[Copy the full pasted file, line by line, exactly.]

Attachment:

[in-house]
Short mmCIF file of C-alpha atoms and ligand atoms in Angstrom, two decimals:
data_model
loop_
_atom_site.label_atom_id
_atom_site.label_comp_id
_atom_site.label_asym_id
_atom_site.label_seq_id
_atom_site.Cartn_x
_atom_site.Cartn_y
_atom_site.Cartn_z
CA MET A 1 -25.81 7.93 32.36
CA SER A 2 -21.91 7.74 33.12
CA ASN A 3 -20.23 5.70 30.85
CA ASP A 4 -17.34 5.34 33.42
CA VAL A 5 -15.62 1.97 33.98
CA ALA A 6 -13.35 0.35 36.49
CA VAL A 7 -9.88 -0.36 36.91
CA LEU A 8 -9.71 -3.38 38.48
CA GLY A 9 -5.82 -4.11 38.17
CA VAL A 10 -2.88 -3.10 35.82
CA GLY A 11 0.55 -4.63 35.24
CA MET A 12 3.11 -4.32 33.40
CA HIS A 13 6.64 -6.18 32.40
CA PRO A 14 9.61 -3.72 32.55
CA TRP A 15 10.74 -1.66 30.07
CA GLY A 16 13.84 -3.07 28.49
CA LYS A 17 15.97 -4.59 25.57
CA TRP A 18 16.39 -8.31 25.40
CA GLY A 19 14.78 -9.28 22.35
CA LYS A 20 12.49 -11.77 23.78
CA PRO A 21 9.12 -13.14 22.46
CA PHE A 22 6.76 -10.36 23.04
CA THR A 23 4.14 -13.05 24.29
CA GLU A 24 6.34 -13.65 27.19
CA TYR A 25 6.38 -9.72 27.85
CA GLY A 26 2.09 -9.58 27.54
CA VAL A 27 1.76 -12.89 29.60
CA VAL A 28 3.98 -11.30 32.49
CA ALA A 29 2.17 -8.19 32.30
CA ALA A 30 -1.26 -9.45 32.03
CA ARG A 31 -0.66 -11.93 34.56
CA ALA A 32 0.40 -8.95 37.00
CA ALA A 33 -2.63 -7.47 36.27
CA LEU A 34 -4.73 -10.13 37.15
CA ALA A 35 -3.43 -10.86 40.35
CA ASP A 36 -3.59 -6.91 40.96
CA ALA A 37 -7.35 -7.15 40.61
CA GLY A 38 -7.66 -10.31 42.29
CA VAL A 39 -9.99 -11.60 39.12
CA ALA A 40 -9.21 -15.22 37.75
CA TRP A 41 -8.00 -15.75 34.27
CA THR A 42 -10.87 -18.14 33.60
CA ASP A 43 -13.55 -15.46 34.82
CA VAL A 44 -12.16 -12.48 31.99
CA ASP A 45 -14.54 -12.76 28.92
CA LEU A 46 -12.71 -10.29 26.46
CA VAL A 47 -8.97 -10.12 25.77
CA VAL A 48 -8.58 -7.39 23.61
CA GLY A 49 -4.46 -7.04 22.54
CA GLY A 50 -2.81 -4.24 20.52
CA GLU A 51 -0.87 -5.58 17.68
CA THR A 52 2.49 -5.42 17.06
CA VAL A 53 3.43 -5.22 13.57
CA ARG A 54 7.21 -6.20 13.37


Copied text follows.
[in-house]
Short mmCIF file of C-alpha atoms and ligand atoms in Angstrom, two decimals:
data_model
loop_
_atom_site.label_atom_id
_atom_site.label_comp_id
_atom_site.label_asym_id
_atom_site.label_seq_id
_atom_site.Cartn_x
_atom_site.Cartn_y
_atom_site.Cartn_z
CA MET A 1 -25.81 7.93 32.36
CA SER A 2 -21.91 7.74 33.12
CA ASN A 3 -20.23 5.70 30.85
CA ASP A 4 -17.34 5.34 33.42
CA VAL A 5 -15.62 1.97 33.98
CA ALA A 6 -13.35 0.35 36.49
CA VAL A 7 -9.88 -0.36 36.91
CA LEU A 8 -9.71 -3.38 38.48
CA GLY A 9 -5.82 -4.11 38.17
CA VAL A 10 -2.88 -3.10 35.82
CA GLY A 11 0.55 -4.63 35.24
CA MET A 12 3.11 -4.32 33.40
CA HIS A 13 6.64 -6.18 32.40
CA PRO A 14 9.61 -3.72 32.55
CA TRP A 15 10.74 -1.66 30.07
CA GLY A 16 13.84 -3.07 28.49
CA LYS A 17 15.97 -4.59 25.57
CA TRP A 18 16.39 -8.31 25.40
CA GLY A 19 14.78 -9.28 22.35
CA LYS A 20 12.49 -11.77 23.78
CA PRO A 21 9.12 -13.14 22.46
CA PHE A 22 6.76 -10.36 23.04
CA THR A 23 4.14 -13.05 24.29
CA GLU A 24 6.34 -13.65 27.19
CA TYR A 25 6.38 -9.72 27.85
CA GLY A 26 2.09 -9.58 27.54
CA VAL A 27 1.76 -12.89 29.60
CA VAL A 28 3.98 -11.30 32.49
CA ALA A 29 2.17 -8.19 32.30
CA ALA A 30 -1.26 -9.45 32.03
CA ARG A 31 -0.66 -11.93 34.56
CA ALA A 32 0.40 -8.95 37.00
CA ALA A 33 -2.63 -7.47 36.27
CA LEU A 34 -4.73 -10.13 37.15
CA ALA A 35 -3.43 -10.86 40.35
CA ASP A 36 -3.59 -6.91 40.96
CA ALA A 37 -7.35 -7.15 40.61
CA GLY A 38 -7.66 -10.31 42.29
CA VAL A 39 -9.99 -11.60 39.12
CA ALA A 40 -9.21 -15.22 37.75
CA TRP A 41 -8.00 -15.75 34.27
CA THR A 42 -10.87 -18.14 33.60
CA ASP A 43 -13.55 -15.46 34.82
CA VAL A 44 -12.16 -12.48 31.99
CA ASP A 45 -14.54 -12.76 28.92
CA LEU A 46 -12.71 -10.29 26.46
CA VAL A 47 -8.97 -10.12 25.77
CA VAL A 48 -8.58 -7.39 23.61
CA GLY A 49 -4.46 -7.04 22.54
CA GLY A 50 -2.81 -4.24 20.52
CA GLU A 51 -0.87 -5.58 17.68
CA THR A 52 2.49 -5.42 17.06
CA VAL A 53 3.43 -5.22 13.57
CA ARG A 54 7.21 -6.20 13.37